Discrepancies in performance, losses or incidents happen, but are they accidents? Has the organization really stopped to analyze why projects or processes are experiencing disruptions, inefficiencies, accidents, and losses? Why are workers not meeting expectations or getting hurt in spite of standards, programs, policies, procedures, training, and possibly everyone’s best efforts? How can the situation be remedied without expending considerable time and resources? What can be done to reduce deviation from good practices and organizational expectations so as to improve performance reliability and optimize the bottom line? These are important considerations which need to be addressed in a time when industry is under greater pressure to increase efficiency and effectiveness.
Typically, safety is treated as a discrete and separate function within the contractor’s organization. Much of what we do in safety revolves around accidents. We try to avoid them. We use programs and other strategies to help us control their adverse effects. We train our workers on how to work safely. We measure our success by comparing our loss data to national statistics. Our accidents and losses impact our cost of risk and ultimately our very competitiveness in a highly competitive industry. This also may well impact our ability to market construction services and secure work. Accidents usually do not happen due to fate or intent on the worker’s part. They happen because of ineffective processes, inadequate procedures, poor planning or lack of foresight. Therefore we must get away from the predominantly worker-focused intervention common in the industry, and look into areas over which the worker has little or no control over but are contributing to unwanted outcomes.
One of the key objectives of any business is to make a profit. The best way safety can assist in achieving this is through alignment with the organizational goals and objectives. That can only be achieved by its seamless integration into the operations. We need to approach safety from a risk management as well as operational and systems perspective. We also need to ensure that appropriate planning is conducted before the start of operation so as to addresses the potential hazards of the job by evaluating organizational procedures, practices and systems which foster the creation of risk.
Pre-Operational Planning Process
Planning is an integral part of contracting and the construction process. Virtually every aspect of construction involves some form of planning. Successful contractors are generally effective planners. It is through proper and effective planning that the appropriate materials are secured, delivered, and installed. It is though the process of planning that all the trades work harmoniously on the site. Without effective planning, all the diverse elements, aspects and functions of construction would not come together to result in the final finished product—the building.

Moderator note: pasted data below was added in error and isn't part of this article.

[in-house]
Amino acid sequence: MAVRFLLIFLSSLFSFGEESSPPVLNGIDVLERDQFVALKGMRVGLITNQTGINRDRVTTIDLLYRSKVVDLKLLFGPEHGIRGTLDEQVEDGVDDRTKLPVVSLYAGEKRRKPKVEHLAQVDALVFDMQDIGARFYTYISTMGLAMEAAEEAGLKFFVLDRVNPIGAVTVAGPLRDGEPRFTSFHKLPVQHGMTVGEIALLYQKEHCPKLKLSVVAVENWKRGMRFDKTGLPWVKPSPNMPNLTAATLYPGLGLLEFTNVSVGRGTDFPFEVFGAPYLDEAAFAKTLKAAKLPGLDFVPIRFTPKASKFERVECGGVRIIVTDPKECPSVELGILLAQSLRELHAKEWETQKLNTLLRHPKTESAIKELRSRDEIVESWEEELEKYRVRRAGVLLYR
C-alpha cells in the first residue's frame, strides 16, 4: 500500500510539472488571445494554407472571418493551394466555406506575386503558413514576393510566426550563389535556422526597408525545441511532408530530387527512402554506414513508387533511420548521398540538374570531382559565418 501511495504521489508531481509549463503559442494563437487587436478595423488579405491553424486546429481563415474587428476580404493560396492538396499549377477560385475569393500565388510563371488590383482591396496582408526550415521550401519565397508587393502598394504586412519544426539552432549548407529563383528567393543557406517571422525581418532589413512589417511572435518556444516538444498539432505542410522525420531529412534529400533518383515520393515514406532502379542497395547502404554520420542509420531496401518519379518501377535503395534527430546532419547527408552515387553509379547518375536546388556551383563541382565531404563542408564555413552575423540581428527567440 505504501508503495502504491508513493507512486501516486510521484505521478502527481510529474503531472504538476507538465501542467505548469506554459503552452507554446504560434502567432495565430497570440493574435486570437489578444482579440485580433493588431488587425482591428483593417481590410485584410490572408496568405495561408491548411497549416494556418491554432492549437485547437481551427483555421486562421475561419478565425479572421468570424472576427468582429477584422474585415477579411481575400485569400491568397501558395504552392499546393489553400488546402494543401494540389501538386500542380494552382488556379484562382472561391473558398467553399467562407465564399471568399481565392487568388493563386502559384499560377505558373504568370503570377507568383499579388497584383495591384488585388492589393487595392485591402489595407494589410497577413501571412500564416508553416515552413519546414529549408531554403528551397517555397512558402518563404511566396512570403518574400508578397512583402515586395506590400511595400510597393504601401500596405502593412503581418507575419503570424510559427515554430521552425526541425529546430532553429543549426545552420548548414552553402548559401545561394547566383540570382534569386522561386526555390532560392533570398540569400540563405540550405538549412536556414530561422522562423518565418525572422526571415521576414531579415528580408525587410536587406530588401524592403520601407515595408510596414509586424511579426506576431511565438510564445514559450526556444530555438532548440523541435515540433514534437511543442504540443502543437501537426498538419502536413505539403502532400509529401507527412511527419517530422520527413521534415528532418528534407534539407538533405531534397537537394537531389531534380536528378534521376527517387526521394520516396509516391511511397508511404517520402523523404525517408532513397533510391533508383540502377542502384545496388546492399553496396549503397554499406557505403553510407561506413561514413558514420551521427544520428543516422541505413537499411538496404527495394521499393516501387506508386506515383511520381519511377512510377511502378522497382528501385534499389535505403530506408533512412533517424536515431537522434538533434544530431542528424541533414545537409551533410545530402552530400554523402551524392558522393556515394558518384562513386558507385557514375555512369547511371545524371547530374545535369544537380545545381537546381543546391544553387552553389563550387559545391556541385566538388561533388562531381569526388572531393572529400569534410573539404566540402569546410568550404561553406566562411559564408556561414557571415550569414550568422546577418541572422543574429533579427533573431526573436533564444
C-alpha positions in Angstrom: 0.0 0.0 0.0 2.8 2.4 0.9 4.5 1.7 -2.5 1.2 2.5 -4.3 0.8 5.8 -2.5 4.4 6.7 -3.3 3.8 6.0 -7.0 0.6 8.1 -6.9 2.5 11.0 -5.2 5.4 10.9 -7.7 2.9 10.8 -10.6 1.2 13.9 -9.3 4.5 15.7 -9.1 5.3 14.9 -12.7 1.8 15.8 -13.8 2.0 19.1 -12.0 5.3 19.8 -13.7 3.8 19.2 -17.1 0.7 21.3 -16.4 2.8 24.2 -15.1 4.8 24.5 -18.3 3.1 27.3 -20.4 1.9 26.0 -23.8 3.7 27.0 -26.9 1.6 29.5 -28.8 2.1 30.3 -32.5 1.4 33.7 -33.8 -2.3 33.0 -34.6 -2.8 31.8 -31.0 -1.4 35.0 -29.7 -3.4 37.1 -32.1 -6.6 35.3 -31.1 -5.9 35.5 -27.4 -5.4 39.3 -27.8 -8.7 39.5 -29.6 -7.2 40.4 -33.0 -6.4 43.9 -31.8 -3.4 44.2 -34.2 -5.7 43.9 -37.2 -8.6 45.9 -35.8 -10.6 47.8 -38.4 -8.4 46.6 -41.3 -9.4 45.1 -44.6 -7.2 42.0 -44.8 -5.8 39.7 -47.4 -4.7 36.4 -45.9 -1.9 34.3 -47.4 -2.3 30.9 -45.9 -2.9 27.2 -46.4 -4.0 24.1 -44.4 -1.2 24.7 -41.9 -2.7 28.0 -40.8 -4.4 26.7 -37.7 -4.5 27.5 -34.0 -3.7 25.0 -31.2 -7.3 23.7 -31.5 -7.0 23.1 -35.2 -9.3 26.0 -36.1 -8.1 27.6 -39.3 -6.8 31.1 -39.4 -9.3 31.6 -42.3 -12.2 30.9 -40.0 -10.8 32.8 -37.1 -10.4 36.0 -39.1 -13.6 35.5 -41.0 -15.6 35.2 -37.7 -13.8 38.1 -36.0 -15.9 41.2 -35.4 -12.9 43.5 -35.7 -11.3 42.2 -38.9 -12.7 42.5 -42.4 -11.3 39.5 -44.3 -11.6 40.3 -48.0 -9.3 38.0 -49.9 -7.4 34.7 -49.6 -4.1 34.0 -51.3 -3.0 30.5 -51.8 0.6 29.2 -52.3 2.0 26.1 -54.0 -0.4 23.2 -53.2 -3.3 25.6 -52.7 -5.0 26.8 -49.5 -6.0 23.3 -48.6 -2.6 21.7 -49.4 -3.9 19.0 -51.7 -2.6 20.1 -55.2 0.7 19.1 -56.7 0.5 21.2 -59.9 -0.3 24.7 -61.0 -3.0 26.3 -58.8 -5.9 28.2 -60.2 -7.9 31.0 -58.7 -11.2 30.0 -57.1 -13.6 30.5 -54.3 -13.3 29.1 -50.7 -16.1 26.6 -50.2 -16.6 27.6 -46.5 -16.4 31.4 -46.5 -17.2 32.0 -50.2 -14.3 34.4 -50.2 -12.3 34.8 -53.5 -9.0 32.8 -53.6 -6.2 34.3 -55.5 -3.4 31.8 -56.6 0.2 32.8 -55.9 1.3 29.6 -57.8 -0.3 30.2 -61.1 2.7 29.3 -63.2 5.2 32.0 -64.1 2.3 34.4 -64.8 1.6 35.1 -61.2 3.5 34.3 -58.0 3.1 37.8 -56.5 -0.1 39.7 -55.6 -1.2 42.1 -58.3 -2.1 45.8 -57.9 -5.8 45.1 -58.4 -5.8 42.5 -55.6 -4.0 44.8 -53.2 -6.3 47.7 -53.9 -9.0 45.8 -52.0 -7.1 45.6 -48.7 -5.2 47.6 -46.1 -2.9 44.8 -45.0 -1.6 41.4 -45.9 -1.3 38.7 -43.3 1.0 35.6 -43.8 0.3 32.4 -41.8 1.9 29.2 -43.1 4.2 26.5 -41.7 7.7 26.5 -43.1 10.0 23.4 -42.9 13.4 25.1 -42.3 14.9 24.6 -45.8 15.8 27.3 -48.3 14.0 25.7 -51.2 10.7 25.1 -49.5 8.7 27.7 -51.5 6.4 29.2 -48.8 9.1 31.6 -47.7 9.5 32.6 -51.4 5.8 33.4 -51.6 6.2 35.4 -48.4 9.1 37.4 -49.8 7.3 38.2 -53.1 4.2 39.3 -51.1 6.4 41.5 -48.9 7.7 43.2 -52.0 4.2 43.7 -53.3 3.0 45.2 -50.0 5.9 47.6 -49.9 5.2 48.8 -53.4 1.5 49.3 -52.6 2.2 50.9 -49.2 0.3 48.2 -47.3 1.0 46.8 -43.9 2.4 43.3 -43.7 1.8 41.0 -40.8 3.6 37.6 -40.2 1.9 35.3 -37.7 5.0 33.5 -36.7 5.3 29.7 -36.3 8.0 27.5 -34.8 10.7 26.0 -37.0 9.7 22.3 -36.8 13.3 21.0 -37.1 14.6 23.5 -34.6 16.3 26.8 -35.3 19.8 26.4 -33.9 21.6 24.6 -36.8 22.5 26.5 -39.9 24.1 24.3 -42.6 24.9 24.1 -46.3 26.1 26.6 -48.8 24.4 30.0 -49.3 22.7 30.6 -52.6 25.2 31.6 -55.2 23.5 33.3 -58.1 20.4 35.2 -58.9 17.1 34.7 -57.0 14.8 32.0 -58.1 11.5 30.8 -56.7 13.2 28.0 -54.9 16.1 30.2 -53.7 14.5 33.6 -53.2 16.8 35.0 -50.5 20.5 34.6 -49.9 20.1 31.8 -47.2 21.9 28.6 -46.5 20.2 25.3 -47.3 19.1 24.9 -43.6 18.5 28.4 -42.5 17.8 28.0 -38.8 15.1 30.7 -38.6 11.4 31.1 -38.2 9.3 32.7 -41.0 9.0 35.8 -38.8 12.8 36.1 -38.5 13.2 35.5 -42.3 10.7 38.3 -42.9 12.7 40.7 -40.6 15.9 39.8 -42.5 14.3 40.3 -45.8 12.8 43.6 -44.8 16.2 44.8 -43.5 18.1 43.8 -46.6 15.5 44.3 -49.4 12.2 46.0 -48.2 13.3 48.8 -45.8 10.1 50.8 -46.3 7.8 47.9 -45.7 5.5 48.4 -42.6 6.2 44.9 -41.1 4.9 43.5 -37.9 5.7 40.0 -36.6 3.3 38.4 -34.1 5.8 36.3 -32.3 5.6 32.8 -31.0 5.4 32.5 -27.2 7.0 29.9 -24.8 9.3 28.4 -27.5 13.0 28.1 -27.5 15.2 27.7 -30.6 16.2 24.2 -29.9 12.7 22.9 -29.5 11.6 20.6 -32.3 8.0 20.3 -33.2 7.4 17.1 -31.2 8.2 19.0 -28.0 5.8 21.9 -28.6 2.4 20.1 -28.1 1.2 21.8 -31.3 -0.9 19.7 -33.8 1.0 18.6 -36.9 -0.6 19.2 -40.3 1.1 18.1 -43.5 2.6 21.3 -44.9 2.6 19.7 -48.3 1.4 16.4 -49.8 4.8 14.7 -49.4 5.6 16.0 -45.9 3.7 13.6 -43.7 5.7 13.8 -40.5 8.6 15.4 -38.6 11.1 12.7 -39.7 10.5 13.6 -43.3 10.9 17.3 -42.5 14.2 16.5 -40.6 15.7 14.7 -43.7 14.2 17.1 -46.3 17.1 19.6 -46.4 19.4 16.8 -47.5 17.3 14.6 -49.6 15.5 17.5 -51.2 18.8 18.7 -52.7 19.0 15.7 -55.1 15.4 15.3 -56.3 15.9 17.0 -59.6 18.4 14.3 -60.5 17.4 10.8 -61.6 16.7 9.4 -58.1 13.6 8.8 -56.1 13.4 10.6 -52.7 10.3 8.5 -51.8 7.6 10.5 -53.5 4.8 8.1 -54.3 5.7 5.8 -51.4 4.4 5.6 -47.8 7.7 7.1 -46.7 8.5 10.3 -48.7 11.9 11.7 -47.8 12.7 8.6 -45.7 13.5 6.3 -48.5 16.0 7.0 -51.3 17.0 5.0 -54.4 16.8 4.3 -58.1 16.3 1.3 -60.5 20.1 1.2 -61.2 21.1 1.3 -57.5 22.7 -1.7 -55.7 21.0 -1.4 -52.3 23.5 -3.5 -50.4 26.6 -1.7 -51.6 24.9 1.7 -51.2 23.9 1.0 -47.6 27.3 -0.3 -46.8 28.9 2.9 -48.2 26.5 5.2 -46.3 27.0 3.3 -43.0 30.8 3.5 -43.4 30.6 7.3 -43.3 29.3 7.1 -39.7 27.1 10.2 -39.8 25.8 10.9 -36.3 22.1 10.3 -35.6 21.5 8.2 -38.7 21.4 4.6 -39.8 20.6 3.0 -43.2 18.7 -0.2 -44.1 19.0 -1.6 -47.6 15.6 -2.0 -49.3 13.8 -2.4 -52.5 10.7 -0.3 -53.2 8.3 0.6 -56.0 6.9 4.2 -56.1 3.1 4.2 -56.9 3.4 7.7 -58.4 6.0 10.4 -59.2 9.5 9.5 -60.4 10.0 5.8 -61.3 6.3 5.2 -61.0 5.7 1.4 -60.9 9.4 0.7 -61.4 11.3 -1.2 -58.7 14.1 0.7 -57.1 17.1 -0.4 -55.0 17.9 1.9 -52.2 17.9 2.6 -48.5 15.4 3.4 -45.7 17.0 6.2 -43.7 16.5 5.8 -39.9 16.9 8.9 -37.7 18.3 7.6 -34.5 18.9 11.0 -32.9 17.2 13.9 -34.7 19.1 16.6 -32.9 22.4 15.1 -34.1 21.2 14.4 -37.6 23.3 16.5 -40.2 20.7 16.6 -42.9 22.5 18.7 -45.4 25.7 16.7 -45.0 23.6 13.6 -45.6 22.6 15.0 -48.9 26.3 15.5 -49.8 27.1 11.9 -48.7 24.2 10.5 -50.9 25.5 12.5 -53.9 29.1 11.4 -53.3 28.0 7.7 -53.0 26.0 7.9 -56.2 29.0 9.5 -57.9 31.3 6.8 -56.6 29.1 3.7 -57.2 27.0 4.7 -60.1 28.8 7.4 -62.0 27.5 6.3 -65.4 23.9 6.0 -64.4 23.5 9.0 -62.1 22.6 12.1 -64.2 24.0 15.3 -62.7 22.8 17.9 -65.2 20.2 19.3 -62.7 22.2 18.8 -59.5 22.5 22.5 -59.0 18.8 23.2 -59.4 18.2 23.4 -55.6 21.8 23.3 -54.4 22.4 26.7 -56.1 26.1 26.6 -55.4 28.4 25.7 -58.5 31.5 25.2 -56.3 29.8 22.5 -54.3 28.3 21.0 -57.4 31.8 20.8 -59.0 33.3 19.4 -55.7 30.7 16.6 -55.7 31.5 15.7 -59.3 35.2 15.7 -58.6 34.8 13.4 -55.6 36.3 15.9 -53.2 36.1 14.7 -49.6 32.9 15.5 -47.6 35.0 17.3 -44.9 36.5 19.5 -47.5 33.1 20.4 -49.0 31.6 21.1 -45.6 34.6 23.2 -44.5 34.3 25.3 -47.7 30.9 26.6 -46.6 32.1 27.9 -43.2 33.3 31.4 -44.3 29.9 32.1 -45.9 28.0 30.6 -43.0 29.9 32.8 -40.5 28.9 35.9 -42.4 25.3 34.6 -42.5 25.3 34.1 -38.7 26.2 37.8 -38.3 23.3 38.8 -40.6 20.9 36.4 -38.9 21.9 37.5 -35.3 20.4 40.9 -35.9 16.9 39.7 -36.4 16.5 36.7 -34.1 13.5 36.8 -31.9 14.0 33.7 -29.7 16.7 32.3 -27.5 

- Pre-operational planning is the review of planned operations before and during the construction process to identify and eliminate potential sources of loss.
- The goal of preplanning is to reduce hazards, which will minimize disruption, increase efficiency and lower costs.
So, if incidents on the construction site cause disruptions and losses, then it begs the question: Can we apply the fundamentals of planning to safety and therefore minimize these undesirable outcomes? Fortunately, the response is YES; so let’s look at the planning process and see how we may affectively integrate safety management into the contractor’s operational as well as logistic planning.
A research study conducted by the Construction Industry Institute (CII) in the 1980s identified the single most effective tool a construction company has to prevent accidents on their work sites as pre-project/pre-task planning. A follow-up study covering a much larger group of contractors by them in the 1990s arrived at the same conclusion. See the CII website for further information.
Construction projects are dynamic in nature, and involve a large number of diverse organization who come together to build it. Planning is a necessary management tool with which to marshal, manage and control the resources—workers, material, and equipment. Safety, also, is a managed process, just like any other in the construction business. One would not dream of “running” the job without a plan. And safety management should be treated in the same manner. Pre-operational planning is proactive in nature. You manage people, resources, events and accident-causing situations based on a plan. By being proactive, you try to anticipate problems (loss sources) and plan to minimize their impact or all together eliminate them.
Pre-Operational Safety Planning Process
The goal of preplanning is to reduce risks, which will minimize disruption, enhance flow, increase efficiency, and lower costs. Pre-operational safety planning involves the integration of safety into the construction operational plans and procedures. It looks at potential risk in the operational and logistic plans, construction procedures, or work processes and either eliminates them or provides for controls that will minimize their adverse effect. Exposures resulting from procedures and work methods are anticipated, and reviews of applicable safety program elements are made to make sure that the operations are in compliance with the intent of the program, as well as see if they are addressed by the program. In a nutshell, preplanning looks at the when, how, who, where and what of the construction process with an “eye” on safety outcomes.
The pre-operational safety planning process can be performed at four distinct times in the life of a project. These are before the bid or the pre-construction effort, before any work is started in the field, at the beginning of each major phase of construction, and before each individual task. The greatest value of this effort comes about if it is conducted at the earliest possible time in the life of a project.
At Bid Stage
This is the most effective time to address potential safety concerns on a construction project, because they can be identified, eliminated, and/or budgeted for most effectively. One may even decide not to bid a project, thereby avoiding the taking on of potentially unacceptable risks.
At Job Mobilization